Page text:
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House on the Hill: A Loyal Leader

Feb. 10, 2014

Before Fran O'Hanlon analyzes game film or ventures to a high school gym hundreds of miles away to sit on wooden bleachers for a two-hour display from a prospective player, he has to get the full story on the player's grades.

“Our pool is not big,” the Lafayette College men's basketball coach said.

And he wouldn't want it any other way.

“I like the idea of an academic environment where kids just aren't making decisions on the type of sneaks you wear,” he said. “It's based on the long-term goals.”

At Lafayette, those long-term goals must include a short-term goal of not just going to class, but doing well without the coach and his staff having to constantly remind players of their academic responsibilities.

“I don't think for kids going to college, you should be chasing them to go to class and having to talk to them about doing homework,” O'Hanlon said. “School should be their first priority, and right behind that we want you committed to the basketball program. They are committed to the classroom and the court, and it's nice to be around that."

It's something O'Hanlon has been around for almost two decades, and it's the place he's grown to love. In his 19th year at the helm, the 65-year-old is the Patriot League’s all-time winningest coach, and is just three wins away from being the leader for conference victories.

O'Hanlon can tie former Bucknell University coach Pat Flannery's record (126) this week with wins over Loyola (Md.) on Wednesday and American University on Saturday. Both games are at Kirby Sports Center. If the Leopards win those contests, he can break the record at Holy Cross on Wednesday, Feb. 19, with his 127th PL victory. He is one of seven coaches to have won two Patriot League Tournament championships.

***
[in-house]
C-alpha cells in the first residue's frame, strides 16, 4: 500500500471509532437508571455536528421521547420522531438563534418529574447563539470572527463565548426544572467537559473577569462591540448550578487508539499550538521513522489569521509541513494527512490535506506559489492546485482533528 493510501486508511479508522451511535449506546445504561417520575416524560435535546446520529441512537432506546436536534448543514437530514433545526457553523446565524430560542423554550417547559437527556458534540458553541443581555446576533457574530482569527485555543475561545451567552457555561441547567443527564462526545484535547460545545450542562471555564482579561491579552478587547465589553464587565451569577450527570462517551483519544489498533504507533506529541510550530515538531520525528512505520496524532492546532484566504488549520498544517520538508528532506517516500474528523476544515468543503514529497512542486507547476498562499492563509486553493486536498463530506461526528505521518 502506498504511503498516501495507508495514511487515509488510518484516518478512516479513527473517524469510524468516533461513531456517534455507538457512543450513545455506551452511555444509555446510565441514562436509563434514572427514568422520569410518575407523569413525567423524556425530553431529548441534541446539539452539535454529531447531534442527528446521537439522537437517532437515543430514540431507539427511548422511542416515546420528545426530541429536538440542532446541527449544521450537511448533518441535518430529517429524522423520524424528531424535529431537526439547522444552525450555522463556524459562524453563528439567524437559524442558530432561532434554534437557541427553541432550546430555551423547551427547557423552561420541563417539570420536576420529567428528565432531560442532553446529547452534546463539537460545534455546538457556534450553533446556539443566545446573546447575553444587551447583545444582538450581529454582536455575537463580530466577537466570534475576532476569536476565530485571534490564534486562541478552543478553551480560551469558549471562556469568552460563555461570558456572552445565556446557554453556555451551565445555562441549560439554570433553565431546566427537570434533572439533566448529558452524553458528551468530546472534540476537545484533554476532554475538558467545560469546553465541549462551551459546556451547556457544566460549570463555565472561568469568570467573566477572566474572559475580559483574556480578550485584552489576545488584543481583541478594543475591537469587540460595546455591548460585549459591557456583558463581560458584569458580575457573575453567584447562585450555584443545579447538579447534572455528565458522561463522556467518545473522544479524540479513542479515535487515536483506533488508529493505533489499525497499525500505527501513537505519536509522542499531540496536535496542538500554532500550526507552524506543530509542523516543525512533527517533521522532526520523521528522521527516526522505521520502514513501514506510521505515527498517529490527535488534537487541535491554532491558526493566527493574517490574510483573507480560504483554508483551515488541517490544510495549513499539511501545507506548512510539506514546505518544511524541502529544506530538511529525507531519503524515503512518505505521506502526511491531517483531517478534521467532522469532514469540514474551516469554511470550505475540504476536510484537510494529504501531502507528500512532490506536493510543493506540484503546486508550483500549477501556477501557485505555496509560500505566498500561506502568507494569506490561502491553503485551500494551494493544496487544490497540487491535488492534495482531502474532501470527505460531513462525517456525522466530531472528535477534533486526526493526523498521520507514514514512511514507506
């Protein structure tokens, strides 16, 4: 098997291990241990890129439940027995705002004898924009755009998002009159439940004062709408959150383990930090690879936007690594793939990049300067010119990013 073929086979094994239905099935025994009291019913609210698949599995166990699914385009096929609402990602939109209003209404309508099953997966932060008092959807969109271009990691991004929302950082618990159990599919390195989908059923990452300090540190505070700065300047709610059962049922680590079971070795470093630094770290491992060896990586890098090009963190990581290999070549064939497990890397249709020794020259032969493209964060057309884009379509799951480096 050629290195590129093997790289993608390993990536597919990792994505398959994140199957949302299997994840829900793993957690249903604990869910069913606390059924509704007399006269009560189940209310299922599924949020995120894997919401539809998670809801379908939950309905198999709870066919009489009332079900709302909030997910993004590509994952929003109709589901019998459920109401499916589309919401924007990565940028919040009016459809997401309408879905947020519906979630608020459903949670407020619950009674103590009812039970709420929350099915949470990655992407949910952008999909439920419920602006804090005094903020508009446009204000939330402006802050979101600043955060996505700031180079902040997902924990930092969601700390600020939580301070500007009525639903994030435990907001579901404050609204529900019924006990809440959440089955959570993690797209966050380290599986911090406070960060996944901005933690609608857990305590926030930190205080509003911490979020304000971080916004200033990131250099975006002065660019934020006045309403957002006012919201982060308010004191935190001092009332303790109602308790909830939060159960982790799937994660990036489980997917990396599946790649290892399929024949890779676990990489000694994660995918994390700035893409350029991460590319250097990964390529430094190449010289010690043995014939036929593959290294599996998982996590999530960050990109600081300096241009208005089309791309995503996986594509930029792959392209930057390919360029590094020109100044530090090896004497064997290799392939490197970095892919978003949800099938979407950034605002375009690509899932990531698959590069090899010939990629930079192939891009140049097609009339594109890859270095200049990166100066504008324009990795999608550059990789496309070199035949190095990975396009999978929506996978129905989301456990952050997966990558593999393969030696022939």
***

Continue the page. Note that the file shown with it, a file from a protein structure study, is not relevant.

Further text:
Don't expect O'Hanlon to get sentimental about the upcoming record. He's better at downplaying the honor than accepting congratulations for it.

“If you stay around long enough, that's all it is,” O'Hanlon said. “There are and have been a lot of good coaches in this league. Some moved onward and upward. I've been fortunate to have some good players and assistant coaches.”

Those players include Ted Cole '99, who gained so much respect for Lafayette and O'Hanlon while he was playing there from 1995-99 that he still attends nearly every home game. This year, he missed only the game against Army because the game time was changed at the last minute because of snow.

Ted Cole battles for position in the
1999 NCAA Tournament.

“He's a true father figure,” said Cole, who was on the 1999 PL Tournament championship team that played Miami in the NCAA Tournament. “He's going to take you under his wing and teach you everything you want to learn. He doesn't force-feed you. You go to him, and if you want to learn, he'll give you everything you can handle. That goes beyond basketball and into life. He always said to do the right thing. He knew we were kids, but he told us to put ourselves in the right situation. If something doesn't seem right, get away from it; don't do it.”